Ryan Tipps
Ryan’s take: Christopher Newport. The Captains are playing a 5-1 Frostburg State squad, but it’s worth noting that the Bobcats’ record comes with the help of wins against the bottom three teams in the NJAC. Of course, there’s a chance that 5-1 mark will improve by beating the fourth-from-the-bottom team in the conference, but CNU has been at its best this season playing the toughest teams in the conference. CNU has a knack for stepping up when it needs to, whether that’s against Wesley or Rowan or Montclair or, I’m betting, against Frostburg.
Pat Coleman
Pat’s take: Pacific Lutheran. The winless Lutes — have you ever said that before this season? — have George Fox coming to town. GFU is 3-3, with two wins at home and a win at Arizona Christian. I wouldn’t have thought PLU would have to hope for a win vs. a second-year D-III program, but it might be necessary. My thinking here is that a young program might need a little more experience before it can go on the road and beat an established program, even if it’s a struggling one.

Pick a team with a winning record to lose

Keith McMillan
Keith’s take: Springfield, against St. Lawrence. The Pride upended the usual state of things in the Liberty League with a 35-point second half to rally past Hobart. That opened the door for itself, for Rochester, for RPI, and for St. Lawrence. The Saints right now are in the drivers’ seat, and with a respectable run defense (121 yards/game, 56th nationally) that should be familiar with Springfield’s successful attack, and a Liberty-League-best scoring offense (30.3 points/game), they can stay there.
Ryan Tipps
Ryan’s take: Rose-Hulman. As much fun as the Engineers have been having on their undefeated run, that streak stops against Franklin. It should be an interesting battle to see the HCAC’s top two quarterbacks sling it out against each other, but the bottom line is that RHIT hasn’t found an answer for the Grizzlies since 2009.
Pat Coleman
Pat’s take: Bethel at No. 7 St. Thomas. This game has traditionally been a slog, a pound-the-rock type of fight, and I would not expect any different in 2015. St. Thomas is even more ground game-oriented than previously, and when I saw Bethel play earlier this season, their secondary particularly impressed me. But St. Thomas is more talented and should be able to take this game based on the strength of their defense, their run game and special teams.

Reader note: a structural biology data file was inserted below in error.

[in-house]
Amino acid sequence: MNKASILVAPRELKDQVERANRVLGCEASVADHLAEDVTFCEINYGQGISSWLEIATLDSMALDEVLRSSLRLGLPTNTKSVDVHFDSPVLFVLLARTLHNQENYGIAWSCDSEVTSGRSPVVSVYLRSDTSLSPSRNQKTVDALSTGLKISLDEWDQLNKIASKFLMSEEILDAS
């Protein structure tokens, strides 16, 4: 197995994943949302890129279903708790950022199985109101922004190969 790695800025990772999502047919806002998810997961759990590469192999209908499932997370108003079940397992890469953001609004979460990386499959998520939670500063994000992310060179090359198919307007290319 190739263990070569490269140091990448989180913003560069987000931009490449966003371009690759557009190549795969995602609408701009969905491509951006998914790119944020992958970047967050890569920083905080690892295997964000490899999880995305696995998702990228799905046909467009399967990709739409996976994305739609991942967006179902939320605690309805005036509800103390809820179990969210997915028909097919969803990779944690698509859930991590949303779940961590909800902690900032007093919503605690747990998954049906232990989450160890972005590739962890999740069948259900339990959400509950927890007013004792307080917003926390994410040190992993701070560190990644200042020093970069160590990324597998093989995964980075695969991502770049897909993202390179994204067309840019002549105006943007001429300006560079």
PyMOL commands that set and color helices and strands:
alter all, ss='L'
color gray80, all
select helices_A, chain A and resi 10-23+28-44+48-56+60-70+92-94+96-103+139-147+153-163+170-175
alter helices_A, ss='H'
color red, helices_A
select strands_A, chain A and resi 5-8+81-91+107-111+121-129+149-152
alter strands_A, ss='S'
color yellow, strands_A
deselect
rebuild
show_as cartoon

They’ll be on your radar

Keith McMillan
Keith’s take: The Centennial Conference. Johns Hopkins has been in control so long that it’s easy to glaze over the CC when looking at which races will be contested. But with the 6-0 Blue Jays being trailed by three 5-1 teams and 4-2 Muhlenberg, this could get interesting, both locally and nationally. Between the four leaders, only JHU and Moravian have played so far (a 45-23 Hopkins win). This week, F&M goes to Moravian and JHU goes to Gettysburg, to give us a little bit more clarity in terms of what’s ahead. If two teams begin to emerge, we could be looking at an unexpected Pool C contender. If it really gets crazy, we could be looking at a half-Empire 8 situation. Or Johns Hopkins could just be saving its best for last. So basically, that’s why it’s on the radar this week.
Ryan Tipps
Ryan’s take: Case Western Reserve. Consider the game against No. 16 Washington and Jefferson to be Case’s opportunity to show what it’s really made of, to show everyone that it has put the season-opening loss behind it and that it deserves to be positioned at the top of the PAC. Most of all, this will be a big test of whether Case has turned itself around after a couple of sub-.500 seasons. W&J quarterback Pete Coughlin and rusher Ryan Ruffing will undoubtedly make it a tough game for a team like Case.
Pat Coleman
Pat’s take: Western New England. Once upon a time this was our predicted game of the year in the NEFC. Now the game vs. MIT is just another step for WNEU on its way to a potential 10-0 season, and maybe a first-round home game vs. Husson. (Although Husson hasn’t won the ECFC yet and … well there are some other games to be played.)

We invite you to add your predictions in the comments below. Download the Around the Nation podcast on Mondays, where Pat and Keith review the picks that were prescient, and those that were terribly off base.